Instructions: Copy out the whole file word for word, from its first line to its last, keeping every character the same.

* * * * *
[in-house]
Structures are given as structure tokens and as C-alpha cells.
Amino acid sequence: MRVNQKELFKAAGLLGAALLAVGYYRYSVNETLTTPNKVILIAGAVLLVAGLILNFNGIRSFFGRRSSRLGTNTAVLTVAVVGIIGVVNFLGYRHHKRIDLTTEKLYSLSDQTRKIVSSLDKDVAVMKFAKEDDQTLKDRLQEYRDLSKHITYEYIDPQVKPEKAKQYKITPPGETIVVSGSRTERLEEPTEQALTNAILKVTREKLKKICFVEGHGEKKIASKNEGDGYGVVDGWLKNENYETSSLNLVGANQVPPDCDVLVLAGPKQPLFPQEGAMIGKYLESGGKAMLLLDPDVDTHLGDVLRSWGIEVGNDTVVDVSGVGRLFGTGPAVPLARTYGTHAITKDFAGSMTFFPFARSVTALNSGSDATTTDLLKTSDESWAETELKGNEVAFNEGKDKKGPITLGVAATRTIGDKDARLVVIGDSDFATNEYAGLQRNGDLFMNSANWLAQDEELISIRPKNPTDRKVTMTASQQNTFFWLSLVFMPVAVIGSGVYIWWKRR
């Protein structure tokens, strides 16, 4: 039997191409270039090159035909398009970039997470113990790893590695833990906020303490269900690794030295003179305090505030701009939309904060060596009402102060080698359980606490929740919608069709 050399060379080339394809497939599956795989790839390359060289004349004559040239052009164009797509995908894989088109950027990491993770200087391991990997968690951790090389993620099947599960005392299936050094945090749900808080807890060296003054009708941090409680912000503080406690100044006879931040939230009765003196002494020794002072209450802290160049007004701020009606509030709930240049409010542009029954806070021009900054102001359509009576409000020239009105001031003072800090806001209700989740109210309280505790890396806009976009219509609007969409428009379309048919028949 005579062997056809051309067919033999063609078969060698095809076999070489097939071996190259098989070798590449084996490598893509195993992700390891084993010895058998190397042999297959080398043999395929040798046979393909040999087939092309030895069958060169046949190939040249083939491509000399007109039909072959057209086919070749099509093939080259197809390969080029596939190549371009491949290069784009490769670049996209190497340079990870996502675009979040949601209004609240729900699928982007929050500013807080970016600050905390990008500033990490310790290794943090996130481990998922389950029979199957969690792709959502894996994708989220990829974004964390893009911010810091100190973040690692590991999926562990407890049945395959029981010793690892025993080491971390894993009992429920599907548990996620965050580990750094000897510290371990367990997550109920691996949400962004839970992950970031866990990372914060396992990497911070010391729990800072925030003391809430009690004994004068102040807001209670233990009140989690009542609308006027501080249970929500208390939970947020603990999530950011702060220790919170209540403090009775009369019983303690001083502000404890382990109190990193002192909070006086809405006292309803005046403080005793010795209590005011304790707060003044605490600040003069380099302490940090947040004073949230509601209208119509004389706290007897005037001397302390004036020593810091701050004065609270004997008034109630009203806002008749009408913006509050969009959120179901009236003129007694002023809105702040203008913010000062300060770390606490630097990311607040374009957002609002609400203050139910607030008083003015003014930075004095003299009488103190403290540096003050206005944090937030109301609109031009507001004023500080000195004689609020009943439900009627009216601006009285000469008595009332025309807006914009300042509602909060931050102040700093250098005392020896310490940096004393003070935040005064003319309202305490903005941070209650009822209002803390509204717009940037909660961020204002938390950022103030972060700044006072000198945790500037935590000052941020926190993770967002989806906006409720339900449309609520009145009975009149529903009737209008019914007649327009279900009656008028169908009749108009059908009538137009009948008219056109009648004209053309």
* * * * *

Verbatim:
[in-house]
Structures are given as structure tokens and as C-alpha cells.
Amino acid sequence: MRVNQKELFKAAGLLGAALLAVGYYRYSVNETLTTPNKVILIAGAVLLVAGLILNFNGIRSFFGRRSSRLGTNTAVLTVAVVGIIGVVNFLGYRHHKRIDLTTEKLYSLSDQTRKIVSSLDKDVAVMKFAKEDDQTLKDRLQEYRDLSKHITYEYIDPQVKPEKAKQYKITPPGETIVVSGSRTERLEEPTEQALTNAILKVTREKLKKICFVEGHGEKKIASKNEGDGYGVVDGWLKNENYETSSLNLVGANQVPPDCDVLVLAGPKQPLFPQEGAMIGKYLESGGKAMLLLDPDVDTHLGDVLRSWGIEVGNDTVVDVSGVGRLFGTGPAVPLARTYGTHAITKDFAGSMTFFPFARSVTALNSGSDATTTDLLKTSDESWAETELKGNEVAFNEGKDKKGPITLGVAATRTIGDKDARLVVIGDSDFATNEYAGLQRNGDLFMNSANWLAQDEELISIRPKNPTDRKVTMTASQQNTFFWLSLVFMPVAVIGSGVYIWWKRR
């Protein structure tokens, strides 16, 4: 039997191409270039090159035909398009970039997470113990790893590695833990906020303490269900690794030295003179305090505030701009939309904060060596009402102060080698359980606490929740919608069709 050399060379080339394809497939599956795989790839390359060289004349004559040239052009164009797509995908894989088109950027990491993770200087391991990997968690951790090389993620099947599960005392299936050094945090749900808080807890060296003054009708941090409680912000503080406690100044006879931040939230009765003196002494020794002072209450802290160049007004701020009606509030709930240049409010542009029954806070021009900054102001359509009576409000020239009105001031003072800090806001209700989740109210309280505790890396806009976009219509609007969409428009379309048919028949 005579062997056809051309067919033999063609078969060698095809076999070489097939071996190259098989070798590449084996490598893509195993992700390891084993010895058998190397042999297959080398043999395929040798046979393909040999087939092309030895069958060169046949190939040249083939491509000399007109039909072959057209086919070749099509093939080259197809390969080029596939190549371009491949290069784009490769670049996209190497340079990870996502675009979040949601209004609240729900699928982007929050500013807080970016600050905390990008500033990490310790290794943090996130481990998922389950029979199957969690792709959502894996994708989220990829974004964390893009911010810091100190973040690692590991999926562990407890049945395959029981010793690892025993080491971390894993009992429920599907548990996620965050580990750094000897510290371990367990997550109920691996949400962004839970992950970031866990990372914060396992990497911070010391729990800072925030003391809430009690004994004068102040807001209670233990009140989690009542609308006027501080249970929500208390939970947020603990999530950011702060220790919170209540403090009775009369019983303690001083502000404890382990109190990193002192909070006086809405006292309803005046403080005793010795209590005011304790707060003044605490600040003069380099302490940090947040004073949230509601209208119509004389706290007897005037001397302390004036020593810091701050004065609270004997008034109630009203806002008749009408913006509050969009959120179901009236003129007694002023809105702040203008913010000062300060770390606490630097990311607040374009957002609002609400203050139910607030008083003015003014930075004095003299009488103190403290540096003050206005944090937030109301609109031009507001004023500080000195004689609020009943439900009627009216601006009285000469008595009332025309807006914009300042509602909060931050102040700093250098005392020896310490940096004393003070935040005064003319309202305490903005941070209650009822209002803390509204717009940037909660961020204002938390950022103030972060700044006072000198945790500037935590000052941020926190993770967002989806906006409720339900449309609520009145009975009149529903009737209008019914007649327009279900009656008028169908009749108009059908009538137009009948008219056109009648004209053309």